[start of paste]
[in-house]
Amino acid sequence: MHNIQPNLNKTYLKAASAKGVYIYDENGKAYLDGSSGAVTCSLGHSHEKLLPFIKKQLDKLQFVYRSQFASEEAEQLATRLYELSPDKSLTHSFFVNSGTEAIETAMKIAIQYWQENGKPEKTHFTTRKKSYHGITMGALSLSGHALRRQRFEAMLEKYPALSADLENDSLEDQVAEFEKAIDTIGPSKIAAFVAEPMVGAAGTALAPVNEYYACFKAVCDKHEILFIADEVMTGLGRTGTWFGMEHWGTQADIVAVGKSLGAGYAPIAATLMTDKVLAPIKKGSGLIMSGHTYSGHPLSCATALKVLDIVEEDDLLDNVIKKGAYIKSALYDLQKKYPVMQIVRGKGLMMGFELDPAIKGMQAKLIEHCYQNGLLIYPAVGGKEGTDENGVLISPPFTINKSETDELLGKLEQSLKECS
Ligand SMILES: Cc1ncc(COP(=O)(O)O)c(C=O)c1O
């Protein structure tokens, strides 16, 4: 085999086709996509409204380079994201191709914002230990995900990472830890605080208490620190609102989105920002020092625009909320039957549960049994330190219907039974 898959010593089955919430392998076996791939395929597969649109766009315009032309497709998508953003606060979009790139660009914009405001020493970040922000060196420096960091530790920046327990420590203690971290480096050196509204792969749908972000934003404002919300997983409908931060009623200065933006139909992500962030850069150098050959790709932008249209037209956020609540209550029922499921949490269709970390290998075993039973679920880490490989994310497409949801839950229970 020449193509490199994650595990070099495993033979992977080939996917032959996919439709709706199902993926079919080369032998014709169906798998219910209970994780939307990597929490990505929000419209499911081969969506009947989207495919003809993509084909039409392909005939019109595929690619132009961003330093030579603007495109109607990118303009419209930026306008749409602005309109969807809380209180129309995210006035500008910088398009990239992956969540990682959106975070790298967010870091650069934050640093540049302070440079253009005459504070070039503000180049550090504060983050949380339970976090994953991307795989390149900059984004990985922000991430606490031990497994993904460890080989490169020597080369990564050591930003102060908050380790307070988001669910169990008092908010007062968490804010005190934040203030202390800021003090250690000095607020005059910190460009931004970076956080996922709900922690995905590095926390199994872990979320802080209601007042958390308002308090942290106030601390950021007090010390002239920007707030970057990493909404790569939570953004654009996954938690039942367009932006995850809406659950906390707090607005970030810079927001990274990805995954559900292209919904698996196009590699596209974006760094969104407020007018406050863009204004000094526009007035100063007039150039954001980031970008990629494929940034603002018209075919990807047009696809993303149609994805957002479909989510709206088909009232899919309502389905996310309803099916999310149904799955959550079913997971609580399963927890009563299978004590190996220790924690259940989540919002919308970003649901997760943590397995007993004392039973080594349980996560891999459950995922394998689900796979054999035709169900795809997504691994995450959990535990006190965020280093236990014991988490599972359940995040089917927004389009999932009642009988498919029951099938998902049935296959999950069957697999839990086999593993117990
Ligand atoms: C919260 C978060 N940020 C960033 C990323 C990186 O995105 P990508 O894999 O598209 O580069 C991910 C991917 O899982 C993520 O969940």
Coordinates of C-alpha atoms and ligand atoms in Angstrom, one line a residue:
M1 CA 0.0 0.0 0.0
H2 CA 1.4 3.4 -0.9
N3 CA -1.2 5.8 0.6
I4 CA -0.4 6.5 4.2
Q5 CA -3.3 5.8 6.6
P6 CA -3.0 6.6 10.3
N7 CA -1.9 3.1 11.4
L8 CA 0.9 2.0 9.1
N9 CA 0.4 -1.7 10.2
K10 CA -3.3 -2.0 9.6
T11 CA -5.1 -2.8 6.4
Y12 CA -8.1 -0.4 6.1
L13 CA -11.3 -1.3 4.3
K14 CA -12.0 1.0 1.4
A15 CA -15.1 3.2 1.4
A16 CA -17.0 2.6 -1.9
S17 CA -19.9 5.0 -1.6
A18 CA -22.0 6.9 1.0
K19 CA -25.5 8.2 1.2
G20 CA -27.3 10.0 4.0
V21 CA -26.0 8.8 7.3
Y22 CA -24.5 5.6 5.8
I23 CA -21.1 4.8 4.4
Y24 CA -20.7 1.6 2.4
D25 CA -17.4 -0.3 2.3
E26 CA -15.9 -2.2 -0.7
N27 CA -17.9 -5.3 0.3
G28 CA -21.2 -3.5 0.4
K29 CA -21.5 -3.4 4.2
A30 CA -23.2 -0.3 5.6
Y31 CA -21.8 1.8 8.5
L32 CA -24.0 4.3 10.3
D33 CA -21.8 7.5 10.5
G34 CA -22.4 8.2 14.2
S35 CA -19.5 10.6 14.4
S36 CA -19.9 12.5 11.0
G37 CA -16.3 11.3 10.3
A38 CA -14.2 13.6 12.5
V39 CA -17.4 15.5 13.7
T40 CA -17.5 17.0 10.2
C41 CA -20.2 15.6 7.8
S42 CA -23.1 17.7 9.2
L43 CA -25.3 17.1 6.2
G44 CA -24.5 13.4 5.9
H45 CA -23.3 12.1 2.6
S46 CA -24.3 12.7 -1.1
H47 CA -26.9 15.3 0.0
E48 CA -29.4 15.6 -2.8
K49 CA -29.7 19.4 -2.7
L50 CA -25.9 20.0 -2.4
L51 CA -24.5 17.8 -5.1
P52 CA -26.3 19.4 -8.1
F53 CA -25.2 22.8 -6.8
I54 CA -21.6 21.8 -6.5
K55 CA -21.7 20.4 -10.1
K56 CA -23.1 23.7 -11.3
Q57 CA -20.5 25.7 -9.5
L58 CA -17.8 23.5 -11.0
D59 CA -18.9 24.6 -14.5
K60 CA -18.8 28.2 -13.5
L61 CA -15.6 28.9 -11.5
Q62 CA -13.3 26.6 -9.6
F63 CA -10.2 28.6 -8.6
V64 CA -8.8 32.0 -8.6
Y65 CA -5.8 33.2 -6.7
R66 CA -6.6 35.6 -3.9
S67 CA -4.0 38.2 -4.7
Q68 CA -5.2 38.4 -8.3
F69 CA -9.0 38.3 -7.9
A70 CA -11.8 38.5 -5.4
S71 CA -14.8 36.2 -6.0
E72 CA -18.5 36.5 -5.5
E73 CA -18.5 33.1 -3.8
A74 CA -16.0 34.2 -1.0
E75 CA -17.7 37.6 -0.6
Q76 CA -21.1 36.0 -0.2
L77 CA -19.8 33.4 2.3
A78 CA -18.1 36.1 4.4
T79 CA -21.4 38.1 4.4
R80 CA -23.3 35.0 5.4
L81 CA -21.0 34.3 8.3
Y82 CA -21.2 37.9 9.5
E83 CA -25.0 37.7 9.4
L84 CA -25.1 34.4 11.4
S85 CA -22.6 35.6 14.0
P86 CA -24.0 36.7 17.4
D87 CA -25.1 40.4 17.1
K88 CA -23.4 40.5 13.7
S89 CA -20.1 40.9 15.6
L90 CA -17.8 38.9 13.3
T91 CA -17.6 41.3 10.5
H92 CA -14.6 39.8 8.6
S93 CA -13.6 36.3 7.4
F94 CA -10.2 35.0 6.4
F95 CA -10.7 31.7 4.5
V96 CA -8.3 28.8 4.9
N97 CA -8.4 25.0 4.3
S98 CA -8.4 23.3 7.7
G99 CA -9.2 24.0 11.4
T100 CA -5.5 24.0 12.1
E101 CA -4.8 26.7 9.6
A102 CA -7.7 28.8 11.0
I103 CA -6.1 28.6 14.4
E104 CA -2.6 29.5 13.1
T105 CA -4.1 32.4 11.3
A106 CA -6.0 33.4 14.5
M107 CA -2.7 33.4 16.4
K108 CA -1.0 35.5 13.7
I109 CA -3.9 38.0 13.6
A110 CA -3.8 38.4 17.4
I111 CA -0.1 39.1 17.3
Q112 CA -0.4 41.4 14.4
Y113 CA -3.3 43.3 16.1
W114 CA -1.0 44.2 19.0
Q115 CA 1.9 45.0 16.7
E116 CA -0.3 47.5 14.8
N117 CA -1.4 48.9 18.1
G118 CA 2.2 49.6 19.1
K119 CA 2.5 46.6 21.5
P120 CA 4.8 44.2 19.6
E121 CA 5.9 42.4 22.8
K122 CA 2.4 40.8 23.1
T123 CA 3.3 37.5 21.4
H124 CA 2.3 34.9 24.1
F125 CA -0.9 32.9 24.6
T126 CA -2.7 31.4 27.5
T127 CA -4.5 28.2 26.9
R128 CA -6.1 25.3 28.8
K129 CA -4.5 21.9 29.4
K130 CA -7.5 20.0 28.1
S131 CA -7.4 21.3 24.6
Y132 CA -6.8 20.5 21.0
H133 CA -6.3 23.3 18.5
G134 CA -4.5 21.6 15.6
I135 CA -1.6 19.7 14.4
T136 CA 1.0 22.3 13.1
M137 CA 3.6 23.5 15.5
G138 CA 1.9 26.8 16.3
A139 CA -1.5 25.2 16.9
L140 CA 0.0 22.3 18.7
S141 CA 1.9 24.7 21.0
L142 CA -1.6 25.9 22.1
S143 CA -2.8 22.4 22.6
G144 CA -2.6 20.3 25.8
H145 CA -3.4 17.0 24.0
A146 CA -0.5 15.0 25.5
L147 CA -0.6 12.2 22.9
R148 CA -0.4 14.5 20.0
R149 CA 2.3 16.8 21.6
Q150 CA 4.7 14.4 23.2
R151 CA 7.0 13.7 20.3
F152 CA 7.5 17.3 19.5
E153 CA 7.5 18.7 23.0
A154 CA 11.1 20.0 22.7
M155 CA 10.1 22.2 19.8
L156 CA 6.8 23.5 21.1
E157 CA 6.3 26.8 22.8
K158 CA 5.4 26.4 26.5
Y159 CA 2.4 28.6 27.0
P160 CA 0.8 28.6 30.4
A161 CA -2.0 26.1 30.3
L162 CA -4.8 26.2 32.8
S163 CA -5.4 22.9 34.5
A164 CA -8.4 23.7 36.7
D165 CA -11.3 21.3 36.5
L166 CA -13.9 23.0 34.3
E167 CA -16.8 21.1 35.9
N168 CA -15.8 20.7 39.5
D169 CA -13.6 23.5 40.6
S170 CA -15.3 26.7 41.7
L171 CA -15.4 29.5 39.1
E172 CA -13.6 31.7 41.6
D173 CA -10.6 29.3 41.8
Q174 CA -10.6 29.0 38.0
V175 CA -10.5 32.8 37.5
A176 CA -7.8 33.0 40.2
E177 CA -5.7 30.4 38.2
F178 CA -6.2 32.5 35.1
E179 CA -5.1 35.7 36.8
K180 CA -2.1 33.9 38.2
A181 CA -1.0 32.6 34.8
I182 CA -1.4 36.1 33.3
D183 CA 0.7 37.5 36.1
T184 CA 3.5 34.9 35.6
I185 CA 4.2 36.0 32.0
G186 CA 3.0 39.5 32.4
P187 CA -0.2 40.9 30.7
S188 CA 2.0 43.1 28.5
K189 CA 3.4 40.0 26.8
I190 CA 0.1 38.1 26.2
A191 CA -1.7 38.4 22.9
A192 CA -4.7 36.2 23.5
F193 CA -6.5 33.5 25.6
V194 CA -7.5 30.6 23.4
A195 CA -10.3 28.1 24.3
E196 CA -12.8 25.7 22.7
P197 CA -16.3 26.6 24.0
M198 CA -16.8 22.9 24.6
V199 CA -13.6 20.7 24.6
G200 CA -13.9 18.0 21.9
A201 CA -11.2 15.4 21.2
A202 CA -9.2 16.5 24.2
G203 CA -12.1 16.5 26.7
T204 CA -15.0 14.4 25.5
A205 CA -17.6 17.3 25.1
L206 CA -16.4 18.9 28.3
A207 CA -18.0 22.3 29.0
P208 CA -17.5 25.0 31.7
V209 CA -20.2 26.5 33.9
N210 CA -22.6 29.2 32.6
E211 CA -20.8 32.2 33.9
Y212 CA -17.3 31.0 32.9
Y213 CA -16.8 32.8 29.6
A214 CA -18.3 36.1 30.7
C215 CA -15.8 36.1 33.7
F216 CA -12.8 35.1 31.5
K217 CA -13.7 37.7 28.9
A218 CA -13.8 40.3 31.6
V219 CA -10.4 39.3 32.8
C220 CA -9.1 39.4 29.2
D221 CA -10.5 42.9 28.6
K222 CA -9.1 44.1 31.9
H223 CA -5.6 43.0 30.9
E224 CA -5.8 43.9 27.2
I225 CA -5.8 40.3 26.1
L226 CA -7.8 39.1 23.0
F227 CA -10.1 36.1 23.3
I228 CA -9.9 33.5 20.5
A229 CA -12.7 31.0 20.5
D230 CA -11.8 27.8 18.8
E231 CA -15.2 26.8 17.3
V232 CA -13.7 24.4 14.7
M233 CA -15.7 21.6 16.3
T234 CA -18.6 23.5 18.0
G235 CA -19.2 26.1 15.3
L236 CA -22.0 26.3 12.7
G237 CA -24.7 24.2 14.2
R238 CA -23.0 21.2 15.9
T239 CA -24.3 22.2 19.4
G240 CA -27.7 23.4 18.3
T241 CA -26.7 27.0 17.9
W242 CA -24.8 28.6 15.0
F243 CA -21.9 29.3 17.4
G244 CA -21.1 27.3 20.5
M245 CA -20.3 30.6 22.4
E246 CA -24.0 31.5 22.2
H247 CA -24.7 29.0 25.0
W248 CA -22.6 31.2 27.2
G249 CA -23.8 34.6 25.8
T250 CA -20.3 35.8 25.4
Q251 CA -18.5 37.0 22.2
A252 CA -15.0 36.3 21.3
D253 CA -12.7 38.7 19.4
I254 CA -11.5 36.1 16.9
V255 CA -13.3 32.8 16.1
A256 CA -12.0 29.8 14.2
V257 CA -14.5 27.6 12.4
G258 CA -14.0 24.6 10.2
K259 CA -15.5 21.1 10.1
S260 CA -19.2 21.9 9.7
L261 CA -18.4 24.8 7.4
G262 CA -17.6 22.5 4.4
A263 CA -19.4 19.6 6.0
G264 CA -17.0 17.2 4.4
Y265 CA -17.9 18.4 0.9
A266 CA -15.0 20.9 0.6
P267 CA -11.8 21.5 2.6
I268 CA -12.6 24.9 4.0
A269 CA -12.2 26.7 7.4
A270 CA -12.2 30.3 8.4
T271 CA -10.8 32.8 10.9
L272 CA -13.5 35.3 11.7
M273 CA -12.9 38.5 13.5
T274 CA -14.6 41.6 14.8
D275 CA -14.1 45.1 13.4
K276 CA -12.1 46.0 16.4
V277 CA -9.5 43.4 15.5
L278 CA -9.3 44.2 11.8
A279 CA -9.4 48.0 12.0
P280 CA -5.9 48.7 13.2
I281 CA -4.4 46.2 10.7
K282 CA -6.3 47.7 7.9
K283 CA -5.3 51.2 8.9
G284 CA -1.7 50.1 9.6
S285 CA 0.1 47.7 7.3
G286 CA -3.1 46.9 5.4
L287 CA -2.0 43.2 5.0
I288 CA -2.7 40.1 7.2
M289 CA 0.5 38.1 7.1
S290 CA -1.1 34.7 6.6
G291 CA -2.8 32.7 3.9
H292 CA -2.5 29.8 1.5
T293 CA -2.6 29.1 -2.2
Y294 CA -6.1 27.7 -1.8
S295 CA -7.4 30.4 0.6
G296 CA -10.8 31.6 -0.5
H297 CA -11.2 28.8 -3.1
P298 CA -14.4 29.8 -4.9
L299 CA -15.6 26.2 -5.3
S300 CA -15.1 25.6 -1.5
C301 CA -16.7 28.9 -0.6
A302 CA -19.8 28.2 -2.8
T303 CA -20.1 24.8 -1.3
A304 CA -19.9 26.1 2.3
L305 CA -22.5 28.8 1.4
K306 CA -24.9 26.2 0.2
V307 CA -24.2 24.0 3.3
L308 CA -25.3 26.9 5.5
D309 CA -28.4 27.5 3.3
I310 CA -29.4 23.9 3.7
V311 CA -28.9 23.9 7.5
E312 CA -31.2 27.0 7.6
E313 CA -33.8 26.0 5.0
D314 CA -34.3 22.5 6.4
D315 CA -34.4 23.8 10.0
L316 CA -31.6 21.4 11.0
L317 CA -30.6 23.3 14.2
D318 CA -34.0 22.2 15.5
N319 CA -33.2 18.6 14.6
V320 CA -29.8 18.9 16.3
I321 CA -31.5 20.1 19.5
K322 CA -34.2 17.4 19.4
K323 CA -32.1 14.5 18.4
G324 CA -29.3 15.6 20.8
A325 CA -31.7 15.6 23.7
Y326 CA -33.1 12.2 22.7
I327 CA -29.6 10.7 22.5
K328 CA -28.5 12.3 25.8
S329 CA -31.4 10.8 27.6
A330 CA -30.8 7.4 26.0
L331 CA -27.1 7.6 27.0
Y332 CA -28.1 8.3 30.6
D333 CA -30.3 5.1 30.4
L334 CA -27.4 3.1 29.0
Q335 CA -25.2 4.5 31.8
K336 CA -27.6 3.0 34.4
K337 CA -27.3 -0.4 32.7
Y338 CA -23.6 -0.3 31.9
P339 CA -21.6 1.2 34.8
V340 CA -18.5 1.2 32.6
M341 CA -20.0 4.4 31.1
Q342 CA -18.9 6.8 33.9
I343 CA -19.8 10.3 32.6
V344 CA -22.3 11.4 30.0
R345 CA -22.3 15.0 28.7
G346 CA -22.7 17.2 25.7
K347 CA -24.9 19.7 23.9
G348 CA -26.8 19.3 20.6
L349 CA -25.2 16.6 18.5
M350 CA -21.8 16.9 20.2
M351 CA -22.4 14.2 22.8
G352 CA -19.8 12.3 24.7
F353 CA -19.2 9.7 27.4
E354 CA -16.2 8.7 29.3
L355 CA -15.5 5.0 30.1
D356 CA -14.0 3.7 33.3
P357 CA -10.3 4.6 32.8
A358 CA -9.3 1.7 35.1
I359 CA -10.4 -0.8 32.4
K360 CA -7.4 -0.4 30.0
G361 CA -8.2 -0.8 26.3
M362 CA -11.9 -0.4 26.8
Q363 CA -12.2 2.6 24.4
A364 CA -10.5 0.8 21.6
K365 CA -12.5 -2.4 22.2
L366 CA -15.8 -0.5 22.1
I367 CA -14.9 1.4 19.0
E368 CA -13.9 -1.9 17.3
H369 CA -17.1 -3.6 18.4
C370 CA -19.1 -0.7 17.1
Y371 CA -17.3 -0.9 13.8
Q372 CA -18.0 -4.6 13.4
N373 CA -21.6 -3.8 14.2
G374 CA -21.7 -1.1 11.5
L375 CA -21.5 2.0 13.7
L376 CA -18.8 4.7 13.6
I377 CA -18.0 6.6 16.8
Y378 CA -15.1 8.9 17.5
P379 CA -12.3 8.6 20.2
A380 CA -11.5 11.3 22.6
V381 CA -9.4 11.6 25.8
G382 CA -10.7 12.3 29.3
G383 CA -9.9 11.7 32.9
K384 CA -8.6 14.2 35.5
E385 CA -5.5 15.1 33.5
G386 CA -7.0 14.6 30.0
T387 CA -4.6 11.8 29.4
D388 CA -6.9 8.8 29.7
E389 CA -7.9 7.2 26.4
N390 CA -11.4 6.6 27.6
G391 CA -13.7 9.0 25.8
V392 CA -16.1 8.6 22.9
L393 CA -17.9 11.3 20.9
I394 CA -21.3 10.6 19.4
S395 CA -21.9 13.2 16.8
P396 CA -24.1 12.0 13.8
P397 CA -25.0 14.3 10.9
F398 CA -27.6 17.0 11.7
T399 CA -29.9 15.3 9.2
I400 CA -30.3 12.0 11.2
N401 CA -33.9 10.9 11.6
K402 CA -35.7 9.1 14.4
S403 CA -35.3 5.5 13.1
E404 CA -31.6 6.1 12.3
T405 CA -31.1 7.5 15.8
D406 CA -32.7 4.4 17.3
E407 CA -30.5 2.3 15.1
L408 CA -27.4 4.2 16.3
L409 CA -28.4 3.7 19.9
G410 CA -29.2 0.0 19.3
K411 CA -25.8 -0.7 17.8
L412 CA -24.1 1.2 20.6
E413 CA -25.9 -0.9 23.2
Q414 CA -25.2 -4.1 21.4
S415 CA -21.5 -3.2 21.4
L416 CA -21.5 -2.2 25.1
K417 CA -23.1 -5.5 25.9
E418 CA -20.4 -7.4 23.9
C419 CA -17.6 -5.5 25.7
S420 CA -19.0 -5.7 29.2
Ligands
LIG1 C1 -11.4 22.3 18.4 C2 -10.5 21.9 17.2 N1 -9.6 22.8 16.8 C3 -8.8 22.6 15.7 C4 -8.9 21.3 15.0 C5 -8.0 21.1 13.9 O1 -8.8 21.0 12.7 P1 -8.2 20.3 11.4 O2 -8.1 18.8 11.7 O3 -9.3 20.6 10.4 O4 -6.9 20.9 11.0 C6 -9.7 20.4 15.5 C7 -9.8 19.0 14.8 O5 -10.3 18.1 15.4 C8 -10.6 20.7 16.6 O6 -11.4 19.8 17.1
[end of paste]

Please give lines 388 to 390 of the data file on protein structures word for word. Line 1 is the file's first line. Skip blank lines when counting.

G382 CA -10.7 12.3 29.3
G383 CA -9.9 11.7 32.9
K384 CA -8.6 14.2 35.5